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Cooking in High Altitudes

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by

Syd Walker

on 7 March 2016

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Transcript of Cooking in High Altitudes

Cooking in High Altitudes
(and how it relates to gas laws)
Why does it matter?
When cooking in higher altitudes, the air pressure is reduced so temperature (or time) must be changed for food to be prepared and cooked properly and thoroughly.
In Conclusion
When you get to higher altitudes, either increase the temperature you cook at or wait the longer period of time to allow food to cook.

Be safe with how high of an altitude you travel up to.

Most boxes or packaged foods have special instructions for cooking in higher altitudes so follow them.

:)
Gas Laws
The two main gas laws applied to this topic are:
Boyle's Law and,
Combined Gas Law.
Information on the Atmosphere
On Earth: 1cm^3 = 10^19 molecules
Man-made vacuum: 1cm^3 = 100 molecules
In between our planets: 1cm^3 = 10 molecules
In between our stars: 1cm^3 = 1 molecule
In between our galaxies: 1m^3 = 1 molecule

There is a never a space with no molecules, no atmosphere, no temperature, no volume, no anything... there is never a nothing.

But because of the extremes of space, we can only function (and cook) until a certain point in our atmosphere known as Armstrong's Limit.
Betty Crocker's Tips for Baking:
1. Air pressure is lower, so foods take longer to bake. Temperatures and/or bake times may need to be increased.

2. Liquids evaporate faster, so amounts of flour, sugar and liquids may need to be changed to prevent batter that is too moist, dry or gummy.

3. Gases expand more, so doughs rise faster. Leavening agents (baking soda and baking powder) may need to be decreased. Doughs may need shorter rising times and may need to be “punched down” (deflated) twice during the rising process.
Betty Crocker's Tips for Cooking:
1. Air pressure is lower, so foods take longer to cook. Temperatures and/or cook times may need to be increased.

2. Water boils at a lower temperature, so foods prepared with water (such as pastas and soups) may take longer to cook. Temperatures and cook times may need to be increased.
Combined Gas Laws
Formula: P1 V1 T2 = P2 V2 T1

If we are to cook something at a lower pressure, the temperature increase, and the volume of the air (since it increases as pressure decreases) and use the same variables at sea level (or close to the level where we live)- plugging the appropriate variables into both sides would be equivalent resulting in properly, thoroughly cooked food.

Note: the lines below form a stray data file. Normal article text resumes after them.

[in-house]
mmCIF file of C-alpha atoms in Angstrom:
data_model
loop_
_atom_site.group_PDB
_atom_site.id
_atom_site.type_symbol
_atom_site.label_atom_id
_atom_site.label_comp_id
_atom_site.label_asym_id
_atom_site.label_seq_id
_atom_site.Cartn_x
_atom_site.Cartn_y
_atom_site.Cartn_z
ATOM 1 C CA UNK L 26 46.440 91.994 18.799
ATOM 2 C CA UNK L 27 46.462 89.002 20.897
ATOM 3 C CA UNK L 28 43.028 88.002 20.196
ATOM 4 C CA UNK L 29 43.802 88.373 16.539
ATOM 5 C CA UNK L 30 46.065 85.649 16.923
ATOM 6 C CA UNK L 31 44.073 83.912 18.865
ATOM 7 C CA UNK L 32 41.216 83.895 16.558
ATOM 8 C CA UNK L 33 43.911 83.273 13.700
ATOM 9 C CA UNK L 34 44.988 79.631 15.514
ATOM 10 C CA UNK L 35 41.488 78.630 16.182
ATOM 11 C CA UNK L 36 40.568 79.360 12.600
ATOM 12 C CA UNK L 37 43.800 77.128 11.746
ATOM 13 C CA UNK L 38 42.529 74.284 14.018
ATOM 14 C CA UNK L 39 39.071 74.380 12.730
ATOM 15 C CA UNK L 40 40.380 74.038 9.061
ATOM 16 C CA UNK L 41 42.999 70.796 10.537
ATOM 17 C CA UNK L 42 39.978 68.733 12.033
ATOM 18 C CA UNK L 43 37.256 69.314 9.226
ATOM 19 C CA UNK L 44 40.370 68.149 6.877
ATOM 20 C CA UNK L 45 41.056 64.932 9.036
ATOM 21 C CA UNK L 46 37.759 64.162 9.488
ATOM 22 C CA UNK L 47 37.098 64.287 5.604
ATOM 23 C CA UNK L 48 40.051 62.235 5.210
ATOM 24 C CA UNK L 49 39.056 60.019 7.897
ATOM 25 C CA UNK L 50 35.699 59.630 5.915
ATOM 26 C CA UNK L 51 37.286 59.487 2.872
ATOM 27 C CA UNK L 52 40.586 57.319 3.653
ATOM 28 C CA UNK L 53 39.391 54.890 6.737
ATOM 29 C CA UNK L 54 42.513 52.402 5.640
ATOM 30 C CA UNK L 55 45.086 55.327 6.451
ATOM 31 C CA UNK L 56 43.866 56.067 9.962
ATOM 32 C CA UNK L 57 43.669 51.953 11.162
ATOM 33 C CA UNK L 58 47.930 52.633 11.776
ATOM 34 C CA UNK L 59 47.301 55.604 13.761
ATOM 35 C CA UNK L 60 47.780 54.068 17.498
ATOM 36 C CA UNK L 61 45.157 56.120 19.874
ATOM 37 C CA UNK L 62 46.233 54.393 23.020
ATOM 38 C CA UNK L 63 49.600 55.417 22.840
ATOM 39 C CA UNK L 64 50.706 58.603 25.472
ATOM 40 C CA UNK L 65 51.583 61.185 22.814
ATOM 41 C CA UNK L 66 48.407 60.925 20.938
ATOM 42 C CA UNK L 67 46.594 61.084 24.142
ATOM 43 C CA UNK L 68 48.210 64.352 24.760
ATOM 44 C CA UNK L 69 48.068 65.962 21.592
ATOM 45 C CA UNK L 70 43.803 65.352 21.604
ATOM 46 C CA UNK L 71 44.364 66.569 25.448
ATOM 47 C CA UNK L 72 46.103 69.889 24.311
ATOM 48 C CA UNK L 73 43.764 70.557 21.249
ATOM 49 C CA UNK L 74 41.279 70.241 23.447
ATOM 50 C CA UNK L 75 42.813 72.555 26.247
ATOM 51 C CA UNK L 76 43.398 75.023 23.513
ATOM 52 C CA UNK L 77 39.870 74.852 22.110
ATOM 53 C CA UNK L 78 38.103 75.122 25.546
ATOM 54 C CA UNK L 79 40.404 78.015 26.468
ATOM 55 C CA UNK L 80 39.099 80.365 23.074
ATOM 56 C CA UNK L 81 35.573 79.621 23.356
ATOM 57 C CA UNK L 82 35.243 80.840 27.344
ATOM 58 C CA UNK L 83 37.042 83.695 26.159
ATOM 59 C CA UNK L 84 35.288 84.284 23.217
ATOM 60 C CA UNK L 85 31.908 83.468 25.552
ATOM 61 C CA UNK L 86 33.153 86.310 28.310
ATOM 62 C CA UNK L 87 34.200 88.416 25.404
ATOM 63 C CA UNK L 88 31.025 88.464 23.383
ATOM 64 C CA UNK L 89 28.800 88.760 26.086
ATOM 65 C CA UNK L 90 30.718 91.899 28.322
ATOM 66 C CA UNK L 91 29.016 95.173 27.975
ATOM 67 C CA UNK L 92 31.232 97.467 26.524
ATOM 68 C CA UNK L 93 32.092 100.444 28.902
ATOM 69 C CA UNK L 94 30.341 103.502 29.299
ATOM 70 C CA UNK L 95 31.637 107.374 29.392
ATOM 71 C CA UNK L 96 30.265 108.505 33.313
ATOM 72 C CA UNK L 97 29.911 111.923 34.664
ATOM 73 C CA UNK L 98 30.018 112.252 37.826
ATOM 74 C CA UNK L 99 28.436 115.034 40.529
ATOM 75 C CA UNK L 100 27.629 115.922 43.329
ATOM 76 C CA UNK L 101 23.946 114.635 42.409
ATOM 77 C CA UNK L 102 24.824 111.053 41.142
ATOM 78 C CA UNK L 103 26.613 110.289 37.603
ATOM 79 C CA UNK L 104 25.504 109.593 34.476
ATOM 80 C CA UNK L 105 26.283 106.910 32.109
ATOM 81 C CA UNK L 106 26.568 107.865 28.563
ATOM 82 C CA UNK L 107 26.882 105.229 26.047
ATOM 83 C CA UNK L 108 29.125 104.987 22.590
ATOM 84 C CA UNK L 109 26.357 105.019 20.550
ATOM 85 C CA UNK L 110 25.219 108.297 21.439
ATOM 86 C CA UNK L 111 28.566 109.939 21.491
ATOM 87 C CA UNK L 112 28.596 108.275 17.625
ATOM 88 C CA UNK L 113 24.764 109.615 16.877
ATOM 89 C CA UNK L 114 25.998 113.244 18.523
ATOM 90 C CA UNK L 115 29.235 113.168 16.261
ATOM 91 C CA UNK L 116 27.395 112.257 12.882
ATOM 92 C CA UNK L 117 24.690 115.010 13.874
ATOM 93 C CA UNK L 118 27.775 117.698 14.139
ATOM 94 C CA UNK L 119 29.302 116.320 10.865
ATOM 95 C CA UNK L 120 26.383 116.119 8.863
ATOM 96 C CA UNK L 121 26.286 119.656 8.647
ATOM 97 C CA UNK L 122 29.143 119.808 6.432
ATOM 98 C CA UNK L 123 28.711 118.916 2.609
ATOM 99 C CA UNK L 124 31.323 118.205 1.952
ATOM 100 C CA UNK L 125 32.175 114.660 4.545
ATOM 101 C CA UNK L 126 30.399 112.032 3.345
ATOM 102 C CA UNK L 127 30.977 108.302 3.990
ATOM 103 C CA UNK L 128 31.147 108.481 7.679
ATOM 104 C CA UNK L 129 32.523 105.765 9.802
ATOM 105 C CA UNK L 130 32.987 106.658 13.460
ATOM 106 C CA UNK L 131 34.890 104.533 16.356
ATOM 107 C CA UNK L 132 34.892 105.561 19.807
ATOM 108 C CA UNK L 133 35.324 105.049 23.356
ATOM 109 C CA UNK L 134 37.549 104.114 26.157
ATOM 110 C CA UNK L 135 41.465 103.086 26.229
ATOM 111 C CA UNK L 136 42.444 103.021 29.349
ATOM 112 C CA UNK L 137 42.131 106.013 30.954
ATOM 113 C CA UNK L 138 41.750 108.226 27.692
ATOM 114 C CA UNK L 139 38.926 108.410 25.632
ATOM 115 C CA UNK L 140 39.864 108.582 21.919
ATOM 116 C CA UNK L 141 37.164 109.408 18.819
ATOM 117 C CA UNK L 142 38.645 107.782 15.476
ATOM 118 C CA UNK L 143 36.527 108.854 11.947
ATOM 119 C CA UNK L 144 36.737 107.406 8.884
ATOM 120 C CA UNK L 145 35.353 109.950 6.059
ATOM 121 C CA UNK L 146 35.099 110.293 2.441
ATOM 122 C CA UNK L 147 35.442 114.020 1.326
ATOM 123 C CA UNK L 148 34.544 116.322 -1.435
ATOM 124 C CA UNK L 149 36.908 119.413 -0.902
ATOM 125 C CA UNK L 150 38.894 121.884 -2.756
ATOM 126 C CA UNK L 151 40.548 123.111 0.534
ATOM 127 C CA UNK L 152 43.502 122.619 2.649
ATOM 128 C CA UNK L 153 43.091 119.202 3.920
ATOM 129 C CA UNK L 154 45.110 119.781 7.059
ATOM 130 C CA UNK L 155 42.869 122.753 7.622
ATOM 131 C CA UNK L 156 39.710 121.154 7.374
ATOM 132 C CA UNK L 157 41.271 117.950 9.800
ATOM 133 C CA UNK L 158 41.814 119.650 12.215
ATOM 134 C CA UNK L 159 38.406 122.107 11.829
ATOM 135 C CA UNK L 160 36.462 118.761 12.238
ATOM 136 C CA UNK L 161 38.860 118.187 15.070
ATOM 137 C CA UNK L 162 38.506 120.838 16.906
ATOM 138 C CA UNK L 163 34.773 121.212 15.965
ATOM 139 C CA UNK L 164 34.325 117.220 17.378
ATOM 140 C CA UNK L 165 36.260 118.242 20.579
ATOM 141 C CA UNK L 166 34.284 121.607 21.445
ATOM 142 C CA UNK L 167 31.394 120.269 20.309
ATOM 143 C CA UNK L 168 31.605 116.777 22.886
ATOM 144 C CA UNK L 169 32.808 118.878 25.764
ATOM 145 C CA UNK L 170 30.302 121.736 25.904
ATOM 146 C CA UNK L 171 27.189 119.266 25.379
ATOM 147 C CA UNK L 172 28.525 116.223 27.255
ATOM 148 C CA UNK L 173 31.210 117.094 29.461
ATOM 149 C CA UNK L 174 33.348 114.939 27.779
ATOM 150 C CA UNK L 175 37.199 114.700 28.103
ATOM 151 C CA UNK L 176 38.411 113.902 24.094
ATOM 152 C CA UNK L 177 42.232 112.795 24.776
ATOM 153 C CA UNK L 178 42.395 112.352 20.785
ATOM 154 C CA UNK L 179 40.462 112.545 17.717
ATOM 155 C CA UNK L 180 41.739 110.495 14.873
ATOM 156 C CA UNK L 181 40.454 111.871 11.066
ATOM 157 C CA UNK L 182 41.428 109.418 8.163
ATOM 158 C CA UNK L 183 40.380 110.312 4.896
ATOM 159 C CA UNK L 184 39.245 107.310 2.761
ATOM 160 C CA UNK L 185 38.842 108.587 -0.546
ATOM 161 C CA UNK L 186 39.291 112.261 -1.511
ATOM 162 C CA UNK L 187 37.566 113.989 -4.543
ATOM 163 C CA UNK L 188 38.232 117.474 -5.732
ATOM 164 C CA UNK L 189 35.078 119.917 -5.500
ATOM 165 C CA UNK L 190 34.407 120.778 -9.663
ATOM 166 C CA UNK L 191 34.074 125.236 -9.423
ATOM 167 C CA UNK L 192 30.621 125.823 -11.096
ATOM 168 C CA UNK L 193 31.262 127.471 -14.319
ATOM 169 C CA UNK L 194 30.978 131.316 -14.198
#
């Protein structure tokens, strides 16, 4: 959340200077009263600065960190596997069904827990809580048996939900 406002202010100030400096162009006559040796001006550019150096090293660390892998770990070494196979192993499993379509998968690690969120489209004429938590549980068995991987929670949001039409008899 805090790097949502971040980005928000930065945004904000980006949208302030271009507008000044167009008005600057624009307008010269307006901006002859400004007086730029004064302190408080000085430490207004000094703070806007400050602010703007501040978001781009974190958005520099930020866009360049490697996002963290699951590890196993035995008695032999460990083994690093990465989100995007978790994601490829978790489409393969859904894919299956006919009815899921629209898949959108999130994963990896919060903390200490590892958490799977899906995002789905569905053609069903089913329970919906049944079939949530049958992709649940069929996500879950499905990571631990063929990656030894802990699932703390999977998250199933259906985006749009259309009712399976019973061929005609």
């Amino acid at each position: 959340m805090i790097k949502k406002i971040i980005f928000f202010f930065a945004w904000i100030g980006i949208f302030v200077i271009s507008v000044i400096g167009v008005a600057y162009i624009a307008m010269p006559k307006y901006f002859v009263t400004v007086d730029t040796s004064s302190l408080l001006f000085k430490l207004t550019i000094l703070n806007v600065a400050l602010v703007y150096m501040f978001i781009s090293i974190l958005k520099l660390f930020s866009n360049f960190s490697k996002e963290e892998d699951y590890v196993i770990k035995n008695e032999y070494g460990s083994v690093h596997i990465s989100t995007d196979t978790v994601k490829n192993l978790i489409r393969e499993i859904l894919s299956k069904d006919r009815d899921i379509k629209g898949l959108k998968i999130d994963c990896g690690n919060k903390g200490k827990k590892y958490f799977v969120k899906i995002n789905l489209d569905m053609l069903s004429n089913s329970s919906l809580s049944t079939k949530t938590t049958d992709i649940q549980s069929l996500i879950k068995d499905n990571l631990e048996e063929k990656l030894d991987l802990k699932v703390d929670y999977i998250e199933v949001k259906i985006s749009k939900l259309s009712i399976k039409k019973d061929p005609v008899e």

Boyle's Law
Formula: P1 V1 = P2 V2

If we were to cook the same food at the same temperature in two different altitudes, we would be able to figure that the volumes of the air are different and this would cause the food at the higher altitude to take longer to cook.
Armstrong's Limit
Elevation: 19,000m (11.806 miles)

Since we know that at higher altitudes, liquids boil at lower temperatures- Armstrong's limit is the point where blood boils at body temperature.
(VERY DANGEROUS)
SYDNEY WALKER
Sources:
"Cooking at Altitude." Cooking at Altitude. Kiwi Web, n.d. Web. 27 Feb. 2016. <http://www.chemistry.co.nz/cooking_altitudes.htm>.
Crocker, Betty. "Baking and Cooking at High Altitudes." Bettycrocker.com. General Mills, n.d. Web. 27 Feb. 2016. <http://www.bettycrocker.com/how-to/tipslibrary/baking-tips/baking-cooking-high-altitudes>.
Smith, C. W. "Combined Gas Law and Altitude." Combined Gas Law and Altitude (2014): 1-5. Web. 27 Feb. 2016. <http://www.phs.d211.org/science/smithcw/Chemistry%20332/Quarter%204%20Unit%201/5%20Combined%20Gas%20Law.pdf>.
VSauce. "(untitled)." YouTube. YouTube, 15 Nov. 2011. Web. 27 Feb. 2016. <https://www.you tube.com/watch?v=K93zcgFsynk>.
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